The Trump administration Tuesday moved forward with its agenda of environmental deregulation by formally scrapping the Clean Power Plan, a prominent Obama-era rule controlling carbon pollution from power plants. Environmental Protection Agency (EPA) administrator Scott Pruitt, who as Oklahoma attorney general led the legal challenge to the rule, signed the revocation while delaying a decision on whether to replace it with narrower set of standards.
Pruitt’s move is one of dozens already taken by the Trump administration aimed at removing health and environmental rules for industry and expanding access for oil drilling.
According to a recent tally by the New York Times, EPA, the Interior Department and other agencies have either overturned or begun the rollback process for 48 separate rules. At least half of them affect fossil fuel extraction, transport or use—industries with close ties to the Trump administration. Among the rules overturned to date include the removal of restrictions on dumping coal mining debris in streams, revoking flood protection standards for federally funded infrastructure, and reopening areas of the Atlantic and Arctic for drilling.
Pruitt announced the revocation of the Clean Power Plan Monday at an event with coal miners in Eastern Kentucky. Pitching it as a reversal of the “war on coal” and a step towards reviving lost coal mining jobs, he echoed the pseudo-populist statements made by President Trump when the latter announced the withdrawal from the Paris climate accord in June.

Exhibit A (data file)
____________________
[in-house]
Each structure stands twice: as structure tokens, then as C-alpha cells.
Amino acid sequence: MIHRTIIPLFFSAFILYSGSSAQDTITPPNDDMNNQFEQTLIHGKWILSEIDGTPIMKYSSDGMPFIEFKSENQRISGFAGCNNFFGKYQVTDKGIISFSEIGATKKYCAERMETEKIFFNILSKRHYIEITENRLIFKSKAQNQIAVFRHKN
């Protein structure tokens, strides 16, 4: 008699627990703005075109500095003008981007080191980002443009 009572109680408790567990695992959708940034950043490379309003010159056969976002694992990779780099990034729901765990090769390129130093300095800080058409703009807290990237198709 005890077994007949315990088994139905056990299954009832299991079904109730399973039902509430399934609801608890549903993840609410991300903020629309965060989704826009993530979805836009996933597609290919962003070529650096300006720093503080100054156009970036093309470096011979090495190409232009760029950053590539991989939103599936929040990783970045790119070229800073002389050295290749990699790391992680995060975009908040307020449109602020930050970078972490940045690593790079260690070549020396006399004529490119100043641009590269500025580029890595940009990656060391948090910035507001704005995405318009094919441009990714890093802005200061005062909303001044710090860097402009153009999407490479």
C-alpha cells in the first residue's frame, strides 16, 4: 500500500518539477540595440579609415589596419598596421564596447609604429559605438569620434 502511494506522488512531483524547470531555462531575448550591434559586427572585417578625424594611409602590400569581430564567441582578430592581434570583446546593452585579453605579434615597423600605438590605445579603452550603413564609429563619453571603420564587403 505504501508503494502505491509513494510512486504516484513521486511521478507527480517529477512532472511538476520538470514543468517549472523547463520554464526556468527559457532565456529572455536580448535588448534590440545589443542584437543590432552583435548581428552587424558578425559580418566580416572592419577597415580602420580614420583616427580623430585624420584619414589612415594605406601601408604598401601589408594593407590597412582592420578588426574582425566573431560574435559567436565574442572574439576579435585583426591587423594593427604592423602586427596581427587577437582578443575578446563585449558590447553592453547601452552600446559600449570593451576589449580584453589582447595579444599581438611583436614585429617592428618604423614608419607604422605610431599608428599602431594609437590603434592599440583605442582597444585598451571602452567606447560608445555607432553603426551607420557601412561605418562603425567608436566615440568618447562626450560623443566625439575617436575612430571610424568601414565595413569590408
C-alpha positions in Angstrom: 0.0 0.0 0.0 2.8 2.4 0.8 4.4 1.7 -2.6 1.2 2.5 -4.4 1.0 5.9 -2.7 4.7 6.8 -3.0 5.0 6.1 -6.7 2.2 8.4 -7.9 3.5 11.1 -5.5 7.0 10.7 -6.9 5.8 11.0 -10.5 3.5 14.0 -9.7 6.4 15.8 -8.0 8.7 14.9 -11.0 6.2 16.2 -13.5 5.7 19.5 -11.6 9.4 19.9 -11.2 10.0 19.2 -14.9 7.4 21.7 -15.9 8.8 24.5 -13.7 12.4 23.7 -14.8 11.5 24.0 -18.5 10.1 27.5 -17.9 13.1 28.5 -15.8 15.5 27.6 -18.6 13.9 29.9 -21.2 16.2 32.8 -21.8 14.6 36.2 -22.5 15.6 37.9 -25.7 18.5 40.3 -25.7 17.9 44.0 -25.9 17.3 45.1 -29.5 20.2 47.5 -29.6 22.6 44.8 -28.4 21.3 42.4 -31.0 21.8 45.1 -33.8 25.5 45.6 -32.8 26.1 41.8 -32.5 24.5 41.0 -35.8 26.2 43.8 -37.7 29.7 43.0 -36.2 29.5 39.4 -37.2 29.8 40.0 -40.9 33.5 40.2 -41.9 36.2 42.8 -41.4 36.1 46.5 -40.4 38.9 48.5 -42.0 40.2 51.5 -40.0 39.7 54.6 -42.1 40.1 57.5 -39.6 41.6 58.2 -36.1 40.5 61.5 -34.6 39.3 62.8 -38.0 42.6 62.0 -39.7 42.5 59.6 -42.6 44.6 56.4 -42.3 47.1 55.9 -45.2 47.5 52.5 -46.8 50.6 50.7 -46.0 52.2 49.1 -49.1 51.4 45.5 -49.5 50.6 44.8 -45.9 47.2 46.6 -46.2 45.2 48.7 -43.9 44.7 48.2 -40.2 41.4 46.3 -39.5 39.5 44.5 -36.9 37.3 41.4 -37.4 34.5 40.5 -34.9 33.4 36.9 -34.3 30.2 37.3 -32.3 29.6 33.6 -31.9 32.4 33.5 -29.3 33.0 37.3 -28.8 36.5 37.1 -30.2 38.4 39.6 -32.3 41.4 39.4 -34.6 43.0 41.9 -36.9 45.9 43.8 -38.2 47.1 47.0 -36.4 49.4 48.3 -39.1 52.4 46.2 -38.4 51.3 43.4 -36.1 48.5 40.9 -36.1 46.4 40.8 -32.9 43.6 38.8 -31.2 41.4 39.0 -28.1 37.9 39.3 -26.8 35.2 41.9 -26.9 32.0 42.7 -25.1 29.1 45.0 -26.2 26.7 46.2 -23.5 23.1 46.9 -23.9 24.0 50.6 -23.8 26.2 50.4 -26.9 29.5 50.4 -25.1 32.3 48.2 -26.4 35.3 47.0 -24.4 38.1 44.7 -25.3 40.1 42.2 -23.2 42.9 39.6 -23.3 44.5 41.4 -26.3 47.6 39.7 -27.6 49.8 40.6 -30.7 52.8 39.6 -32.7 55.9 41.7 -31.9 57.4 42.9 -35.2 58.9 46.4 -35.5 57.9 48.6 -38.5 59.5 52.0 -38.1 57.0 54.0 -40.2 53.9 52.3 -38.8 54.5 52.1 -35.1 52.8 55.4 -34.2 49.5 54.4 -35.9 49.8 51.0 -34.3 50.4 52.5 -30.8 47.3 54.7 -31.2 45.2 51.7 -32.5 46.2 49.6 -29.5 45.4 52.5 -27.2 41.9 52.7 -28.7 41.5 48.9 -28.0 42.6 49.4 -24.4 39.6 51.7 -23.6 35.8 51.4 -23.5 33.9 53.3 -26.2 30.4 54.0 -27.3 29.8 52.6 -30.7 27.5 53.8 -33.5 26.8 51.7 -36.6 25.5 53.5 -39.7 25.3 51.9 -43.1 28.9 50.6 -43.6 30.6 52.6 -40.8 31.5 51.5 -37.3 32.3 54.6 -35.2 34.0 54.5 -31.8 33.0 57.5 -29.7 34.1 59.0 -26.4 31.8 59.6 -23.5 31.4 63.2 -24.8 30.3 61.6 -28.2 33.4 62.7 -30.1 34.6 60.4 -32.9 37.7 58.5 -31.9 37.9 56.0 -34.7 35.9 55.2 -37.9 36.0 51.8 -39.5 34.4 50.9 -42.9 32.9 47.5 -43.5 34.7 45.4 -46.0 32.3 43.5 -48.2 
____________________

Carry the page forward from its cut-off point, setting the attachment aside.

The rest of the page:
Environmental safeguards, the administration argues, are a chief culprit of endemic unemployment and deteriorating living conditions, particularly in areas with a declining industrial base. Yet the real motive of the administration is transparent: not to create jobs but rather to remove any constraints on corporate profits.
The nixing of the Clean Power Plan, like many of the other dismantled rules, followed intense coordination with major business interests. Throughout the summer a variety of utilities and business associations, including the National Association of Manufacturers and the US Chamber of Commerce, negotiated with the EPA and the Office of Management and Budget on the future of the Clean Power Plan.
The delay in announcing whether the rule will be replaced reflects divisions within industry circles and among the various right-wing political forces holding together the Trump administration.
The divisions follow the pattern that emerged ahead of the Paris agreement withdrawal, with “establishment” right-wingers such as Trump’s chief economic adviser Gary Cohn battling for the line put forward by the Chamber of Commerce and other industry groups to replace the Clean Power Plan with an “inside the fence line” approach. While carbon pollutants would continue to be regulated under this approach, the rules would effectively be transformed into exceedingly weak efficiency standards for each type of existing power plant.
A smaller section of industry, allied with climate denial “think tanks,” ousted White House strategist Stephen Bannon, and several former officials on Trump’s EPA transition team, argue for eliminating carbon regulations altogether by overturning the determination by EPA that greenhouse gases are a danger to human health and welfare.